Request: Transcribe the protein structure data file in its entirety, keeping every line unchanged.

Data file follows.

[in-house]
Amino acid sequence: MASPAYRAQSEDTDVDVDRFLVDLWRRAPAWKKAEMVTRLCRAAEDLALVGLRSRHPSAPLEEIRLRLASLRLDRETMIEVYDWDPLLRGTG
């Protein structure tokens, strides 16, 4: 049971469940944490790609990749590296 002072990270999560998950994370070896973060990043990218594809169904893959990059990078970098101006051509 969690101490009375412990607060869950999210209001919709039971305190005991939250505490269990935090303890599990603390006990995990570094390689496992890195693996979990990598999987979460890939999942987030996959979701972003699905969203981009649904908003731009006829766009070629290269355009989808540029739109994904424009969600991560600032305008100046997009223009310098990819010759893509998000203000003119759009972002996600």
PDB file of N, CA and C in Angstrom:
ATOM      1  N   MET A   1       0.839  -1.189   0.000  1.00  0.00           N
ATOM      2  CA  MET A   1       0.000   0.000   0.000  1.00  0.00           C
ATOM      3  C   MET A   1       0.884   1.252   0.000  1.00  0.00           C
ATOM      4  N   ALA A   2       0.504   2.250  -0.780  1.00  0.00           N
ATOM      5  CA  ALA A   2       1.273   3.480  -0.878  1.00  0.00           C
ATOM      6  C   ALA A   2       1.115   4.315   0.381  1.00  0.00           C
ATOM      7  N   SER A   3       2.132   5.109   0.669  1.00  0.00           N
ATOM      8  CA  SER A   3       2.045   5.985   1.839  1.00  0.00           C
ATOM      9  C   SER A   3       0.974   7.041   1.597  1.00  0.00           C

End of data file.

[in-house]
Amino acid sequence: MASPAYRAQSEDTDVDVDRFLVDLWRRAPAWKKAEMVTRLCRAAEDLALVGLRSRHPSAPLEEIRLRLASLRLDRETMIEVYDWDPLLRGTG
């Protein structure tokens, strides 16, 4: 049971469940944490790609990749590296 002072990270999560998950994370070896973060990043990218594809169904893959990059990078970098101006051509 969690101490009375412990607060869950999210209001919709039971305190005991939250505490269990935090303890599990603390006990995990570094390689496992890195693996979990990598999987979460890939999942987030996959979701972003699905969203981009649904908003731009006829766009070629290269355009989808540029739109994904424009969600991560600032305008100046997009223009310098990819010759893509998000203000003119759009972002996600």
PDB file of N, CA and C in Angstrom:
ATOM      1  N   MET A   1       0.839  -1.189   0.000  1.00  0.00           N
ATOM      2  CA  MET A   1       0.000   0.000   0.000  1.00  0.00           C
ATOM      3  C   MET A   1       0.884   1.252   0.000  1.00  0.00           C
ATOM      4  N   ALA A   2       0.504   2.250  -0.780  1.00  0.00           N
ATOM      5  CA  ALA A   2       1.273   3.480  -0.878  1.00  0.00           C
ATOM      6  C   ALA A   2       1.115   4.315   0.381  1.00  0.00           C
ATOM      7  N   SER A   3       2.132   5.109   0.669  1.00  0.00           N
ATOM      8  CA  SER A   3       2.045   5.985   1.839  1.00  0.00           C
ATOM      9  C   SER A   3       0.974   7.041   1.597  1.00  0.00           C